Understanding Implications from Fed’s Meeting Minutes

“We’re on this sugar high and I’m not saying this ends in a depression [but] I think there are more inflationary forces out there.” – Jamie Dimon, CEO of JP Morgan (Nov 28, 2023)

The Fed meeting minutes were released earlier this week and it’s a buzz kill for capital market bulls that priced in multiple rate cuts (-150 bps) in 2024.

There’s a dichotomy between what the Fed is saying, how Wall St interprets it, and what the data is saying.

Fed suggests up to 3 rate cuts in 2024. Wall St interprets there may be as many as 6. Yet the market suggests a “soft landing,” which removes the need to even cut rates.

As a refresher: The Fed (or FOMC – Federal Open Market Committee) meets 8 times a year on a set schedule. 12 members sit on the Committee and it’s chaired by Jerome Powell. During the meeting, FOMC members discuss long-term goals on price stability, labor markets, assess macro risks, and take their stance on monetary policy. They typically align on one of three goals: 1) restrictive, 2) neutral, 3) expansionary.

Here’s what we need to know: interest rates have peaked, but peak rates might be here to stay for longer than expected.

In the minutes, the Fed indicates that it plans to keep interest rates steady at 5.25-5.50% for now. It will continue to monitor the data before deciding to cut. In short, their monetary policy stance is “restrictive.”

The most important chart in the meeting minutes is the one below – indicating where the Fed sees rates trending over time.

Why does this matter?

Higher cost of capital impacts everyone from consumer spending to asset prices to startups’ ability to raise capital and beyond.

  • Credit conditions tightening: higher rates mean that the cost of borrowing money increases. Impacting mortgages, loans, and credit cards, making it more expensive for individuals and businesses to borrow money. GDP is driven by consumer spending and business investments. Higher rates decrease both.
  • Savings become attractive: investors gravitate towards high-yield savings and fixed-income instruments when rates are higher. Pulling away from equities – impacting asset prices with lower demand for risk assets.
  • Housing market demand: higher rates directly impact mortgages. Home demand normally shrinks materially when rates increase.
  • Business impact: companies both large and small rely on borrowing to expand or operate face higher cost of capital and financing. This impacts margins and growth ahead. This is especially true for startups and mid-market companies. CFOs have to manage cash flow delicately and use leverage thoughtfully.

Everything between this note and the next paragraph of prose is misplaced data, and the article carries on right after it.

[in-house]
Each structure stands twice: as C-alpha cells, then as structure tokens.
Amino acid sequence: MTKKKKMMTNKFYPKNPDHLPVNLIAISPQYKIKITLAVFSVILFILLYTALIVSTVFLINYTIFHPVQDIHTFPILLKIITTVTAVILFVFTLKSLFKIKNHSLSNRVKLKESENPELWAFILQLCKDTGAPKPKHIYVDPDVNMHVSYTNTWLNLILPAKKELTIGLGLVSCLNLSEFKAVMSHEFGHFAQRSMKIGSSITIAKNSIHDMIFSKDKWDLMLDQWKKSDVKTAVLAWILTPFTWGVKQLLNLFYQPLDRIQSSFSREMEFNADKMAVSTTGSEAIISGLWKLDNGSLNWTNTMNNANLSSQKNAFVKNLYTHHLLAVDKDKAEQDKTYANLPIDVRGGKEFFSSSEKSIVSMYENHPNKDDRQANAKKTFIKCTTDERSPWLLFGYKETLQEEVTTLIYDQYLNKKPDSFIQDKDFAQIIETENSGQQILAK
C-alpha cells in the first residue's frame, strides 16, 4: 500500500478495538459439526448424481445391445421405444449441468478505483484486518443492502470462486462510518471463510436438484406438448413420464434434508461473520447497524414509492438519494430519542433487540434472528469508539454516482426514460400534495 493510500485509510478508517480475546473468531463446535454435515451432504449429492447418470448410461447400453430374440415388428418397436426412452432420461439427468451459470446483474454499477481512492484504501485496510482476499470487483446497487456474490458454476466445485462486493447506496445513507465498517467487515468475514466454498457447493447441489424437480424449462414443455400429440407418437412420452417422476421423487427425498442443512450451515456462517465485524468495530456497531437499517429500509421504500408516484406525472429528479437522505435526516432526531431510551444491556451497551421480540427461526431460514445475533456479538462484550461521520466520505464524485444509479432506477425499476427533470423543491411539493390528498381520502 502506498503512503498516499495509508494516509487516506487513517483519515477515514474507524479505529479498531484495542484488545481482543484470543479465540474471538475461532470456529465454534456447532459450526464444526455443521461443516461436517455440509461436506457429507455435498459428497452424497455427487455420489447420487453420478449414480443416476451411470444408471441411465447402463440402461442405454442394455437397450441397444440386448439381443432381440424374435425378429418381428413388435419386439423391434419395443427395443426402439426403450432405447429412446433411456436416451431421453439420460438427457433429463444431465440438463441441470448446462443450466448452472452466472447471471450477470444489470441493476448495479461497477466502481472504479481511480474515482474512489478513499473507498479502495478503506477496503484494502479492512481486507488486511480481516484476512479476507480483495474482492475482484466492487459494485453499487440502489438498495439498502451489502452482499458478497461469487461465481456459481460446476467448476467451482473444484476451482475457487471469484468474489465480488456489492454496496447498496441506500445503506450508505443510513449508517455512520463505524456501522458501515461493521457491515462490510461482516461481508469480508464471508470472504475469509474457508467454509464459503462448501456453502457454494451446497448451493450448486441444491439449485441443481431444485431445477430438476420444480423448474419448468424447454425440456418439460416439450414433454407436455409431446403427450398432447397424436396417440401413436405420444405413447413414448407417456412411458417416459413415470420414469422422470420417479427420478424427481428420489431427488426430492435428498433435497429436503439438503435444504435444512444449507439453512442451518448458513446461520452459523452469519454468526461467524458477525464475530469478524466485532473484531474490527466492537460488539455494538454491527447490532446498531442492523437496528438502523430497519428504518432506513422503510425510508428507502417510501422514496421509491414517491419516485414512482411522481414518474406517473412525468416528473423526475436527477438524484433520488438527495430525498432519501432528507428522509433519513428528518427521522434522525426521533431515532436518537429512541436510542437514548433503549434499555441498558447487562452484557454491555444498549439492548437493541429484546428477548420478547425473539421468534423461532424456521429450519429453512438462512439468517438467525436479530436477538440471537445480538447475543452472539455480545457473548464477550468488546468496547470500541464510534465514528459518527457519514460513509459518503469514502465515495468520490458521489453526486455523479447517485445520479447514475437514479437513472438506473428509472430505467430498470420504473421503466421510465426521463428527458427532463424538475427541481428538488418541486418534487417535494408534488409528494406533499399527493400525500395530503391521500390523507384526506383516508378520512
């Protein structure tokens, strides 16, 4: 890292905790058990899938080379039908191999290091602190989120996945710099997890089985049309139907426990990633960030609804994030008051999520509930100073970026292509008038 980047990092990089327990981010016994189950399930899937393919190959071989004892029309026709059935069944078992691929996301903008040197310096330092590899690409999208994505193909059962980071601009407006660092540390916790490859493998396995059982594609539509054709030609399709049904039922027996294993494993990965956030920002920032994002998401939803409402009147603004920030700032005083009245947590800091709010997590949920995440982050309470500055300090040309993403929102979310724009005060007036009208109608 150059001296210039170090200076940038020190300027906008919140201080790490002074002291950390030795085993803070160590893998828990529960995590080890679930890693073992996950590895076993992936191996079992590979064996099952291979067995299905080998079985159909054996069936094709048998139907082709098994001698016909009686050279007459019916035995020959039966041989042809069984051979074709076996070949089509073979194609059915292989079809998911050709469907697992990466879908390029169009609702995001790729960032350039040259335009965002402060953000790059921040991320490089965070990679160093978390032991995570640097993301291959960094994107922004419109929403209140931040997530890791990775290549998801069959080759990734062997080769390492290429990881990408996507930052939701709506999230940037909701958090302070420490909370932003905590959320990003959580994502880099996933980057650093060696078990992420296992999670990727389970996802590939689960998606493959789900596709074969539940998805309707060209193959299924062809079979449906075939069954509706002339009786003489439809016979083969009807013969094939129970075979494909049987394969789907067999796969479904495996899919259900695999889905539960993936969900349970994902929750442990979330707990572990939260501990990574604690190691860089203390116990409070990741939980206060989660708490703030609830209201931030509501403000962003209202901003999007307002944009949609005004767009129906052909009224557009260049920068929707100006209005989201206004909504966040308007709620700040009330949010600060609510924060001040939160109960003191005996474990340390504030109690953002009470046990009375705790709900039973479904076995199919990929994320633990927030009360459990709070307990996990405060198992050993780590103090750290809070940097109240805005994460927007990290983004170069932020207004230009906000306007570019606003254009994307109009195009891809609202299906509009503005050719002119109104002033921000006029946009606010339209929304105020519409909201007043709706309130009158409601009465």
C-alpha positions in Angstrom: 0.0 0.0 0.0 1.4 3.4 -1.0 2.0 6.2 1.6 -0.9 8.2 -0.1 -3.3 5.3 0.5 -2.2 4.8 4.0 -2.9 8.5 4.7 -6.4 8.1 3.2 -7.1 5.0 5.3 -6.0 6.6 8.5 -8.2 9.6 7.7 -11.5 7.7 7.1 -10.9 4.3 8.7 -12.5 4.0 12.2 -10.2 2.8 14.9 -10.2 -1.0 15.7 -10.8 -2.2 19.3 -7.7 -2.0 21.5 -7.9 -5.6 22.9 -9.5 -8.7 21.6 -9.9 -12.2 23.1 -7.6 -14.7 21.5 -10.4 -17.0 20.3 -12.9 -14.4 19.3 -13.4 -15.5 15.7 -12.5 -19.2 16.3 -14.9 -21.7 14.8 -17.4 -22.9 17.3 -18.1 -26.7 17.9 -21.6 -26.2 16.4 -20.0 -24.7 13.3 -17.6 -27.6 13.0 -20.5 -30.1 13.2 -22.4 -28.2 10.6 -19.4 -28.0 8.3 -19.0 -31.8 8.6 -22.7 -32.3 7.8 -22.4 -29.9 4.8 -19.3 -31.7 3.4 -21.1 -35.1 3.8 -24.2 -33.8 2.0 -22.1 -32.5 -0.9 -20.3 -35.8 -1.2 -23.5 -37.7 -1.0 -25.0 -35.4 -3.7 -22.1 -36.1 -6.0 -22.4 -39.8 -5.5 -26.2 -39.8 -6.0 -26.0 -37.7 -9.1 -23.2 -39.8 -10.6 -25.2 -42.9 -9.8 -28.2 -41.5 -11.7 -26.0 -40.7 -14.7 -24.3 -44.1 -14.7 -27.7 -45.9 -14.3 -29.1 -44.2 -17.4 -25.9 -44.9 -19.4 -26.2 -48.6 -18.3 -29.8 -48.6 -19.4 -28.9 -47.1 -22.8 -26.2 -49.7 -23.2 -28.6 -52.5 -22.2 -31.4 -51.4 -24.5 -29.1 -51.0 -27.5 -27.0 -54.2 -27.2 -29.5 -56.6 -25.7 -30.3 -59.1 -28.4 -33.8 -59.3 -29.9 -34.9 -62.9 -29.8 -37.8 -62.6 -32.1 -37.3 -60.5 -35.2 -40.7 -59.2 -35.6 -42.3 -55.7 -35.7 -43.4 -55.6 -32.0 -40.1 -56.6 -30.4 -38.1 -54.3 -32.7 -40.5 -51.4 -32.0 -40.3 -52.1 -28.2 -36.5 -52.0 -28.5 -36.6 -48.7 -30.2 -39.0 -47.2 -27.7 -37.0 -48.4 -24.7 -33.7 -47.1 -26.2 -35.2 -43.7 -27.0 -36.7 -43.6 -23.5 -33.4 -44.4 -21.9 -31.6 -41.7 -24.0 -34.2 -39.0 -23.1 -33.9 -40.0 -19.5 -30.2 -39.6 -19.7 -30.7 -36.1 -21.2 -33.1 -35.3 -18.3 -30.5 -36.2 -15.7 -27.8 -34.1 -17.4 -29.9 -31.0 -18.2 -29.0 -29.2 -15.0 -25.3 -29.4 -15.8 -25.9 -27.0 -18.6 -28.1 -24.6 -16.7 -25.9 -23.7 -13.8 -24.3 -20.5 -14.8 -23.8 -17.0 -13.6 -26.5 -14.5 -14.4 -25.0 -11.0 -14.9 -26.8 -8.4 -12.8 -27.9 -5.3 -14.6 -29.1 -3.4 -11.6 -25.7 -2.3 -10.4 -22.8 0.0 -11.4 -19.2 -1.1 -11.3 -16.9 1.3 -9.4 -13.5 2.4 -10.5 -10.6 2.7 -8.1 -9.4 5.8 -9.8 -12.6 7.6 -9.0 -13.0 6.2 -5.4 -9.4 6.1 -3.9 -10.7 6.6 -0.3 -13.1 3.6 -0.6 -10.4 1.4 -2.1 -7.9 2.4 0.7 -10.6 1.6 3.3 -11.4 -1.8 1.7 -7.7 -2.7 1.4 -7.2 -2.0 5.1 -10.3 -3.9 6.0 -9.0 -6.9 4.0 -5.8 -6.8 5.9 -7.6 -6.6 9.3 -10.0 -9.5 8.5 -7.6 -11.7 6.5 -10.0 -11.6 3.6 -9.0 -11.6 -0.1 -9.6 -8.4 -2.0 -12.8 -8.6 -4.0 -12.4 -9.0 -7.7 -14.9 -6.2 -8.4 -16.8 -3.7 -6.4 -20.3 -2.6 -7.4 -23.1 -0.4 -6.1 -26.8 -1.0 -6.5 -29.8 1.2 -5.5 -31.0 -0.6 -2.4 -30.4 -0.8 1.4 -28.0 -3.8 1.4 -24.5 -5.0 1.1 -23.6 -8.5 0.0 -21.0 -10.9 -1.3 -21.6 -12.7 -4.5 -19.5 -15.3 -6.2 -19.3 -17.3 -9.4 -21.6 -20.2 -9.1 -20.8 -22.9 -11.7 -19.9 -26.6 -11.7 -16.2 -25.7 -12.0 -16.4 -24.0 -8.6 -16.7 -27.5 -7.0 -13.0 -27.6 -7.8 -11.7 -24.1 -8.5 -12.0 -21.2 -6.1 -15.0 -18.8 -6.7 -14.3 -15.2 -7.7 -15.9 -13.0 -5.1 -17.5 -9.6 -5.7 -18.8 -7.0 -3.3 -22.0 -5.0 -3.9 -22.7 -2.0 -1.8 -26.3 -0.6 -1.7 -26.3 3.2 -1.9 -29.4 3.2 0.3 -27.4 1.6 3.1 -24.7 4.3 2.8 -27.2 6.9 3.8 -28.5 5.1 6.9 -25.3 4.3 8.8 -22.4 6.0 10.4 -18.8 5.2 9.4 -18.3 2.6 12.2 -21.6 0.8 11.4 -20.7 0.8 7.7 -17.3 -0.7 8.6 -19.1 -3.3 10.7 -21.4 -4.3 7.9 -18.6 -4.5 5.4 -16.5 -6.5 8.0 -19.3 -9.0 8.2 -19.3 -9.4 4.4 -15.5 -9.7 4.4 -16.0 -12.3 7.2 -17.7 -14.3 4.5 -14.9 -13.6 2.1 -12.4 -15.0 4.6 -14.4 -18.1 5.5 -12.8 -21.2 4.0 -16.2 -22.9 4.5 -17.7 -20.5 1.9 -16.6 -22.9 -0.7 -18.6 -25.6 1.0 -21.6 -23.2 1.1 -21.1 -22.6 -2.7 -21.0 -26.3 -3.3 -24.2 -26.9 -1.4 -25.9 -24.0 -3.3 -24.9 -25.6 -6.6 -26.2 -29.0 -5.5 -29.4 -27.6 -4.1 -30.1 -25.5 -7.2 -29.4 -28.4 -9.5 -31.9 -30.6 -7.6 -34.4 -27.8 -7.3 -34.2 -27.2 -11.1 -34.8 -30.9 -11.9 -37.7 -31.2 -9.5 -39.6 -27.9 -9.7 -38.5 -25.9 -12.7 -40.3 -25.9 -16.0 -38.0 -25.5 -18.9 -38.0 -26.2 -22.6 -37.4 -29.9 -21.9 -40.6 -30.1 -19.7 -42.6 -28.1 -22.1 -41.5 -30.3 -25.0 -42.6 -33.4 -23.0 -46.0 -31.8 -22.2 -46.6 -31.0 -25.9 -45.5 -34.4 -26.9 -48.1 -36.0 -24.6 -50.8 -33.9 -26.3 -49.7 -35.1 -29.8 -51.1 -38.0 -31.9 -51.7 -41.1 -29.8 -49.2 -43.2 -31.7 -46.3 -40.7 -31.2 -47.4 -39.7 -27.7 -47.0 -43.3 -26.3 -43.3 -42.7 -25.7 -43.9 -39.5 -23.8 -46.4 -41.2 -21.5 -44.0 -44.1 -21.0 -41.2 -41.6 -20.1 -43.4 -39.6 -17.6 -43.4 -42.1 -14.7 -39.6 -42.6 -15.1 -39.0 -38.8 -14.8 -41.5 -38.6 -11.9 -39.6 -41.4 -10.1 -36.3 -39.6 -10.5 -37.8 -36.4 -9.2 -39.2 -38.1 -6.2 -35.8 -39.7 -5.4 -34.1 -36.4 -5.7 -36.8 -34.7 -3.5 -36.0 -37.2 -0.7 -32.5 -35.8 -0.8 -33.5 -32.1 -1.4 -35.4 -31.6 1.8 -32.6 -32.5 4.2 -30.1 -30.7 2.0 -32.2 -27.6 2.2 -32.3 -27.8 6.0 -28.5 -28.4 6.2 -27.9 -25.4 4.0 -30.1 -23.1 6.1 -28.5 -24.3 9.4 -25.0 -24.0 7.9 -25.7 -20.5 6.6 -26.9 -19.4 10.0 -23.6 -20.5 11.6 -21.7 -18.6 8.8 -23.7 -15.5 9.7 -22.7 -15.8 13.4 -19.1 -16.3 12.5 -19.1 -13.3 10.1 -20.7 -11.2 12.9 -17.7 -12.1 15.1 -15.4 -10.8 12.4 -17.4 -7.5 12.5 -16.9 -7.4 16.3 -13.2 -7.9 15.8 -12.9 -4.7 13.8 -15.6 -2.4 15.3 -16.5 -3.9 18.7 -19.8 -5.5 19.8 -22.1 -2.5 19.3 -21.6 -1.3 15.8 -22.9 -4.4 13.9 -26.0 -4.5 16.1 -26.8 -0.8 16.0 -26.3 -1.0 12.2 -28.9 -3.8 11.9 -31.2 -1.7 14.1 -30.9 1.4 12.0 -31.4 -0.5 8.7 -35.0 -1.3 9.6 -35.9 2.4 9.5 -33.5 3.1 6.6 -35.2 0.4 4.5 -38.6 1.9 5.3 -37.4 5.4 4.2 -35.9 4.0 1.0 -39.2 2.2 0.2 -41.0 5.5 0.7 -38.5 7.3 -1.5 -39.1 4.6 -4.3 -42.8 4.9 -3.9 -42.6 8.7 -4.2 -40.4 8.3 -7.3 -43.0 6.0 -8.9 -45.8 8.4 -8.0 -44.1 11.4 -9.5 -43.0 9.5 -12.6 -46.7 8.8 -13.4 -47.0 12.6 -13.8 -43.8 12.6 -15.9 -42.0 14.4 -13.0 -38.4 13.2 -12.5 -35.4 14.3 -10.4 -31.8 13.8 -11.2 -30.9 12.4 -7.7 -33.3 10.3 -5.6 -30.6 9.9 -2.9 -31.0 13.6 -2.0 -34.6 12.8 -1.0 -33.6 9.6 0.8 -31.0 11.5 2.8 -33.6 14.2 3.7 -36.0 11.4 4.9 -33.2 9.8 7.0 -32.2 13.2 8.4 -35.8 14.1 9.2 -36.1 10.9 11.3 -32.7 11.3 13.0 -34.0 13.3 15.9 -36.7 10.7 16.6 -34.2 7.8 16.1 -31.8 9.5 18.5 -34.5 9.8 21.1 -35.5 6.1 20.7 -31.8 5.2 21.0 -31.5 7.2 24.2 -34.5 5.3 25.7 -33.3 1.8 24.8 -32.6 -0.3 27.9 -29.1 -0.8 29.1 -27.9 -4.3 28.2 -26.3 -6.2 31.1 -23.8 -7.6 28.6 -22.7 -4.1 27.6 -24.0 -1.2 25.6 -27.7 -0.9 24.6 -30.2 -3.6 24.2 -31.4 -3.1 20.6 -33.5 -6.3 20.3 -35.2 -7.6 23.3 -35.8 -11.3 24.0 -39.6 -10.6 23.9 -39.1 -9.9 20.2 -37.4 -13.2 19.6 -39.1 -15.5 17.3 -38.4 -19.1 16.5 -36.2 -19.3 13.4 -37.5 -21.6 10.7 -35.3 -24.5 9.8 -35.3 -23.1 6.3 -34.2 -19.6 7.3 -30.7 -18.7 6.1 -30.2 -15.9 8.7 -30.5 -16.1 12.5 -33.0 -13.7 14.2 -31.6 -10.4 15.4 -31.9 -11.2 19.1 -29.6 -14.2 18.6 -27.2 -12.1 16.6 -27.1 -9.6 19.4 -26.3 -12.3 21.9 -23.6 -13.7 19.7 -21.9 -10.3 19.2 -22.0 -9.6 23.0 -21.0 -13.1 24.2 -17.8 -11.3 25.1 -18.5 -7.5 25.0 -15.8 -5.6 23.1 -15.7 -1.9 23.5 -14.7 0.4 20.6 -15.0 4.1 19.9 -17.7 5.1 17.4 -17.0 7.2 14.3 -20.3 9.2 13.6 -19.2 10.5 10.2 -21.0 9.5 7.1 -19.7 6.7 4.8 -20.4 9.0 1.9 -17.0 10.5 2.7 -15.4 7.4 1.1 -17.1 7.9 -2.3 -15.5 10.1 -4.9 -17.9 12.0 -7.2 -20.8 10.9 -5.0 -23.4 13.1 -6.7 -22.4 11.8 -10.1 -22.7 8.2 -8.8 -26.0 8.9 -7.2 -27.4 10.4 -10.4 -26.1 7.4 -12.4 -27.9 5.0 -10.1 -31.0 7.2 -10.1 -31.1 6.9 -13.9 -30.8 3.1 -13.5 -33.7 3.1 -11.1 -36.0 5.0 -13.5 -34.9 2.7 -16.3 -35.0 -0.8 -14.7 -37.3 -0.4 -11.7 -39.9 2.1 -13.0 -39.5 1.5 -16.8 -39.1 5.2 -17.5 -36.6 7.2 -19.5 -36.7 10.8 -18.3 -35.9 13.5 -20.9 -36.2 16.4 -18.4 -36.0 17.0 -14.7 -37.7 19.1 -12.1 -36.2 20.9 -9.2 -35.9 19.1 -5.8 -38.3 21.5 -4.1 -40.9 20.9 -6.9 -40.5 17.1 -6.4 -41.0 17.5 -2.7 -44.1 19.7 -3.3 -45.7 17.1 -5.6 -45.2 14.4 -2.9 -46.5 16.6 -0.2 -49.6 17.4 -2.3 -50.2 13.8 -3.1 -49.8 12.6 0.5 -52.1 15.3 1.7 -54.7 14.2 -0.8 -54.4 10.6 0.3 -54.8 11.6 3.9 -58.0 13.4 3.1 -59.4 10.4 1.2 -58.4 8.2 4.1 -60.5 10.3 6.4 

Fed Projections:

Notice anything? Cautious optimism is the theme here, but having a benign outlook doesn’t seem pragmatic given the fat-tail risks brewing. Many of these are inflationary pressures that quality investors are pricing in and underwriting. Notably:

  • Geopolitical tension in Eastern Europe and the Middle East. Conflicts and wars are inflationary, not deflationary.
  • Government spending and fiscal policy are inflationary. There’s no cap to the debt ceiling at the moment. And since the government can’t match revenue sources, it can increase the money supply in the market.
  • The labor market remains strong. Labor print this morning (Jan 5, 2024) shows 216K jobs added, keeping the unemployment rate steady at 3.7%. This cross-pollinates into wage pressures which is inflationary.
  • Other items: supply chain disruptions (Red Sea issue), rising energy prices (both transport and cut in production), etc.

Questions I’m asking and reflecting on:

  • What incentive does the Fed have to cut rates 3-6 times in 2024 when inflationary pressures remain high? How much longer to see the current policy flush out of the system?
  • Expansionary monetary policy is needed to help recover from a recession (i.e. rate cuts). If the Fed can successfully achieve a “soft landing,” why does it need to cut rates and risk inflation?
  • Election year is a critical year; what impact will the Fed have?
  • America has a debt problem. We’re addicted to debt. With consumer credit card debt and delinquency rates rising, how does this impact consumer demand in the short to mid-term? My notes here.
  • S&P 500 earnings have been pulled forward by a full year in the last quarter. How sustainable is this? Is this euphoria?
  • Yet, there’s a lot of liquidity sitting on the sidelines. As of this week, Total money market fund assets increased by $78.61 billion to $5.97 trillion. If asset prices fall, will they quickly recover as sidelined investors jump back in?
  • Quantitative tightening is happening behind the scenes (the Fed is reducing its balance sheet). How does this impact capital markets with liquidity getting pulled out of the system?

Bottom line: bears don’t make money and speculative investors get slaughtered in this type of market environment. Taking a pragmatic, patient, and thoughtful approach to both investing and operating our business will pay dividends.

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